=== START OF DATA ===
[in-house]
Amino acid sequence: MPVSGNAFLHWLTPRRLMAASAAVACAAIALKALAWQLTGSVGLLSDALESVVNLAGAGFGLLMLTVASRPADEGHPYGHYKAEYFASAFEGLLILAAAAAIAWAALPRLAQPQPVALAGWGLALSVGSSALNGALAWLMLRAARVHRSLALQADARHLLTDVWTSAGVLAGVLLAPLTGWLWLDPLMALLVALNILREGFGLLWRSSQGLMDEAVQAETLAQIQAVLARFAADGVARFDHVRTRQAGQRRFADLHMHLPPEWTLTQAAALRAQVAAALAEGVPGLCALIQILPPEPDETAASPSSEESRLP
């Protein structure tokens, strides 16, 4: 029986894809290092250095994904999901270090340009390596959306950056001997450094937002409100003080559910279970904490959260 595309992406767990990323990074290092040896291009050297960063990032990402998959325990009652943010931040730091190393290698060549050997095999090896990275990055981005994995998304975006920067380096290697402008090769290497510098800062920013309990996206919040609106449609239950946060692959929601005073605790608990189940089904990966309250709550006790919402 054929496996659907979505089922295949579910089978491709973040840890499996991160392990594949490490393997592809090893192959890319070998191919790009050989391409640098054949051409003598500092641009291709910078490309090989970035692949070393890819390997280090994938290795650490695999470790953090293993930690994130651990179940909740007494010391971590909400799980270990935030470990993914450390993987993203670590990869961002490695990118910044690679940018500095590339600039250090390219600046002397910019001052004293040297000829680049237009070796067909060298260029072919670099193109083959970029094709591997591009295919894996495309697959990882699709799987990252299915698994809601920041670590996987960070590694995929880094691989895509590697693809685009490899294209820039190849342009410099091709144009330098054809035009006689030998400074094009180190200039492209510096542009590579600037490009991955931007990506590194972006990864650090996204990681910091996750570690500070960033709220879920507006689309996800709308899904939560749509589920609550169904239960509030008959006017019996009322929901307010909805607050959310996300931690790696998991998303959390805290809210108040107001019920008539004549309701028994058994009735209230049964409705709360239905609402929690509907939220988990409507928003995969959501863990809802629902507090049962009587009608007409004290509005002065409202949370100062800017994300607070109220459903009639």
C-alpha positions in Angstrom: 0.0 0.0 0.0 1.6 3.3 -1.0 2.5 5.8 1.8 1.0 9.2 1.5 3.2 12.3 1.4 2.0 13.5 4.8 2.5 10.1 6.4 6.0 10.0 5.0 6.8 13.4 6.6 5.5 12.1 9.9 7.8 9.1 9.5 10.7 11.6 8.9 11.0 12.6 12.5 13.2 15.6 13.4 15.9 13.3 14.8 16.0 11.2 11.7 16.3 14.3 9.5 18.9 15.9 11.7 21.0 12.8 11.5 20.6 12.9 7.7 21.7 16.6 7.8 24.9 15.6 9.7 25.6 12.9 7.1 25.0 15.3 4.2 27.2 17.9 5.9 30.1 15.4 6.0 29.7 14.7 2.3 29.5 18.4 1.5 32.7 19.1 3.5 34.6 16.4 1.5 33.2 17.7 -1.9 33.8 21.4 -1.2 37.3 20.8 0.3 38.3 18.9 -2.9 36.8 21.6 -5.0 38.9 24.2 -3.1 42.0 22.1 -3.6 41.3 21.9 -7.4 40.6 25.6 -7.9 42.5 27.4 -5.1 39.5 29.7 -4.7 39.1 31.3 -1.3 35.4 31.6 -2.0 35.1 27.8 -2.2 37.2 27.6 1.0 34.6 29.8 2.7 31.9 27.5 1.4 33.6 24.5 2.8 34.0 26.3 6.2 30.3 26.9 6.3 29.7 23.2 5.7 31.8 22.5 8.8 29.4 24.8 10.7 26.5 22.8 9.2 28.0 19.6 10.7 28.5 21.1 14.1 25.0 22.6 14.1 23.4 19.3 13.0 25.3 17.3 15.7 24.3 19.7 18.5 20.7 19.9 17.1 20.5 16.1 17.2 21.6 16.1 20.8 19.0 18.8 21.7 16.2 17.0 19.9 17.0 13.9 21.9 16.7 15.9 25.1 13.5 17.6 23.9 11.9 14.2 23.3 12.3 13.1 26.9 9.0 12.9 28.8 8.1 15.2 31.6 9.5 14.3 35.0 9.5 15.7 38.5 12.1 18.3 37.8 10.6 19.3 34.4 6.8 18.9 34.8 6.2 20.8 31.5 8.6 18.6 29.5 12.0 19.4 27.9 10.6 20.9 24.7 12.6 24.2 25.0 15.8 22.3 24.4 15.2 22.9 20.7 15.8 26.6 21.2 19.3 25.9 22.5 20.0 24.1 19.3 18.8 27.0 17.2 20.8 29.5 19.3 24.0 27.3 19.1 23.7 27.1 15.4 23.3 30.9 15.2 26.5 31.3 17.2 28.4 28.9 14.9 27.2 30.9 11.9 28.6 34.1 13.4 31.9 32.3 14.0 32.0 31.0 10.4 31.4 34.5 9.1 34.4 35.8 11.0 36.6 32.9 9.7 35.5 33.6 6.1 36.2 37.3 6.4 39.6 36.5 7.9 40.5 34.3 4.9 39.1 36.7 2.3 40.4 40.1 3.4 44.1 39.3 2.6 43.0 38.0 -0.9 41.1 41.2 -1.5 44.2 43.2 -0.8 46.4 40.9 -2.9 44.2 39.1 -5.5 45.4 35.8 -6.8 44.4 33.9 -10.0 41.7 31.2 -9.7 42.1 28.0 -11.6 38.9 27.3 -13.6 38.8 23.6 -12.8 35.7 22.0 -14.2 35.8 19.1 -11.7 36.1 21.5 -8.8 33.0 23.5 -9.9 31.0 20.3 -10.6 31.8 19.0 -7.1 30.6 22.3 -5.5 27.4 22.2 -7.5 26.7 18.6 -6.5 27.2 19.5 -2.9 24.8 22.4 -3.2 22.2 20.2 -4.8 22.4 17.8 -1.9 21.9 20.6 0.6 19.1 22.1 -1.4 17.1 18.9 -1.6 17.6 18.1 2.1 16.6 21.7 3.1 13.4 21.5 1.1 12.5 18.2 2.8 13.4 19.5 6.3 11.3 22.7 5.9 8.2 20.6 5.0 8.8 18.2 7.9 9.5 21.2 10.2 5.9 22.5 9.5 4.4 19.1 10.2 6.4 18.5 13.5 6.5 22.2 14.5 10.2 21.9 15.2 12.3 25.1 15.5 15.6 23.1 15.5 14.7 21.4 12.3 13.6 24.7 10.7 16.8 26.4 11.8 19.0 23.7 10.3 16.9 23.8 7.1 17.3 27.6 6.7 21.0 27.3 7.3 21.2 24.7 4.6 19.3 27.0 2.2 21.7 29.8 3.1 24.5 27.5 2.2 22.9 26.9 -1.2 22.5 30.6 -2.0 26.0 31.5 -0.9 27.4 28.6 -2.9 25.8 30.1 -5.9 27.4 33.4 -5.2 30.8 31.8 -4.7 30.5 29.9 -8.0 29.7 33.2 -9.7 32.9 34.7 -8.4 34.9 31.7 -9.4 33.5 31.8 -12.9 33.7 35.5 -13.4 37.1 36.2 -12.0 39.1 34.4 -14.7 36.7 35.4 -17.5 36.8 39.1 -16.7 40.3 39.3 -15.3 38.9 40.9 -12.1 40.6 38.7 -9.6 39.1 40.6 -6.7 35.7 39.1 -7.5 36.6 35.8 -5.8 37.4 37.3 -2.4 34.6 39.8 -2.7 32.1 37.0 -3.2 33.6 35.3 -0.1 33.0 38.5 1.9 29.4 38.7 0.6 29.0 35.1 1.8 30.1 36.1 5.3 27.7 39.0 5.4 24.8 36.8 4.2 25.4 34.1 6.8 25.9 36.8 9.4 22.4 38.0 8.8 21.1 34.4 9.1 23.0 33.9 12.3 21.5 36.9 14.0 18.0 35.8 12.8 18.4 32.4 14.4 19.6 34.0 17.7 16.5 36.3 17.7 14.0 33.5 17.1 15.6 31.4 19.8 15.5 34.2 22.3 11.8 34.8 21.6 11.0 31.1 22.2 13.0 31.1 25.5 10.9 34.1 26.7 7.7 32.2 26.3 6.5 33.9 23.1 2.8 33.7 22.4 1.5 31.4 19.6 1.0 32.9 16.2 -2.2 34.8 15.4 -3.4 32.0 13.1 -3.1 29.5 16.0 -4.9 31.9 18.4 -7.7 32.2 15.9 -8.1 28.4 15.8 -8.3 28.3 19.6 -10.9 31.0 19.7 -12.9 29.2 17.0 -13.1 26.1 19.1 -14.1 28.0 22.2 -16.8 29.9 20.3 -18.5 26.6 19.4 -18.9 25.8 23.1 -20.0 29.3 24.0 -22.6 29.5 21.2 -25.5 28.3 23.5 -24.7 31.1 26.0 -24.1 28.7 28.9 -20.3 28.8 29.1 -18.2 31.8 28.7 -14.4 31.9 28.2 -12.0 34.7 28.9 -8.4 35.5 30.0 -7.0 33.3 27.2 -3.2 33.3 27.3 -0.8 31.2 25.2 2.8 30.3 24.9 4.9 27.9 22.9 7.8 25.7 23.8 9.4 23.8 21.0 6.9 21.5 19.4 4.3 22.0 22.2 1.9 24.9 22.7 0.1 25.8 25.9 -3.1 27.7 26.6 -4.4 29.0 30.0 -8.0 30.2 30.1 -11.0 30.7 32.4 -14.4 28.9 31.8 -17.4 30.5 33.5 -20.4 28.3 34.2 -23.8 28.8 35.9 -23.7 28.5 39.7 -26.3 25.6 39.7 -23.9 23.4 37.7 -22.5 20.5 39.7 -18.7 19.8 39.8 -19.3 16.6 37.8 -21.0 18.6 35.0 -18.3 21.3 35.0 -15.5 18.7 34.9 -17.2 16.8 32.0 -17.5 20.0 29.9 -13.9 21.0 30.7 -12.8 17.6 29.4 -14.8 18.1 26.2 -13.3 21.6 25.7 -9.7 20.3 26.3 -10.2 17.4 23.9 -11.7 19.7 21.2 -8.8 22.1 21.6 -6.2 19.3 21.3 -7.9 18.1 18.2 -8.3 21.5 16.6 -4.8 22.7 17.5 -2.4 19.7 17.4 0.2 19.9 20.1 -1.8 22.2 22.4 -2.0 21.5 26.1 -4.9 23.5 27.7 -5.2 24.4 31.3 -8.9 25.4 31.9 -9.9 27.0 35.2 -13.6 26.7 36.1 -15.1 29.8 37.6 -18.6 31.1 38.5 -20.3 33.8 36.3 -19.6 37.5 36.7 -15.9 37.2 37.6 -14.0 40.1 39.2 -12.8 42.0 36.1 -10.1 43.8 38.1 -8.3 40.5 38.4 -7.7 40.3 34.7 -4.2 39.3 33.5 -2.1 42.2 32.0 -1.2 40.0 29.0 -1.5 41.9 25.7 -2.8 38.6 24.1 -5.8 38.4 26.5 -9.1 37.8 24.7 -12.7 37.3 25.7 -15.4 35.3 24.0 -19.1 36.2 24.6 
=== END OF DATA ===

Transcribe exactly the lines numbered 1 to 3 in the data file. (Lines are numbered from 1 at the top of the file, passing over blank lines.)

[in-house]
Amino acid sequence: MPVSGNAFLHWLTPRRLMAASAAVACAAIALKALAWQLTGSVGLLSDALESVVNLAGAGFGLLMLTVASRPADEGHPYGHYKAEYFASAFEGLLILAAAAAIAWAALPRLAQPQPVALAGWGLALSVGSSALNGALAWLMLRAARVHRSLALQADARHLLTDVWTSAGVLAGVLLAPLTGWLWLDPLMALLVALNILREGFGLLWRSSQGLMDEAVQAETLAQIQAVLARFAADGVARFDHVRTRQAGQRRFADLHMHLPPEWTLTQAAALRAQVAAALAEGVPGLCALIQILPPEPDETAASPSSEESRLP
């Protein structure tokens, strides 16, 4: 029986894809290092250095994904999901270090340009390596959306950056001997450094937002409100003080559910279970904490959260 595309992406767990990323990074290092040896291009050297960063990032990402998959325990009652943010931040730091190393290698060549050997095999090896990275990055981005994995998304975006920067380096290697402008090769290497510098800062920013309990996206919040609106449609239950946060692959929601005073605790608990189940089904990966309250709550006790919402 054929496996659907979505089922295949579910089978491709973040840890499996991160392990594949490490393997592809090893192959890319070998191919790009050989391409640098054949051409003598500092641009291709910078490309090989970035692949070393890819390997280090994938290795650490695999470790953090293993930690994130651990179940909740007494010391971590909400799980270990935030470990993914450390993987993203670590990869961002490695990118910044690679940018500095590339600039250090390219600046002397910019001052004293040297000829680049237009070796067909060298260029072919670099193109083959970029094709591997591009295919894996495309697959990882699709799987990252299915698994809601920041670590996987960070590694995929880094691989895509590697693809685009490899294209820039190849342009410099091709144009330098054809035009006689030998400074094009180190200039492209510096542009590579600037490009991955931007990506590194972006990864650090996204990681910091996750570690500070960033709220879920507006689309996800709308899904939560749509589920609550169904239960509030008959006017019996009322929901307010909805607050959310996300931690790696998991998303959390805290809210108040107001019920008539004549309701028994058994009735209230049964409705709360239905609402929690509907939220988990409507928003995969959501863990809802629902507090049962009587009608007409004290509005002065409202949370100062800017994300607070109220459903009639």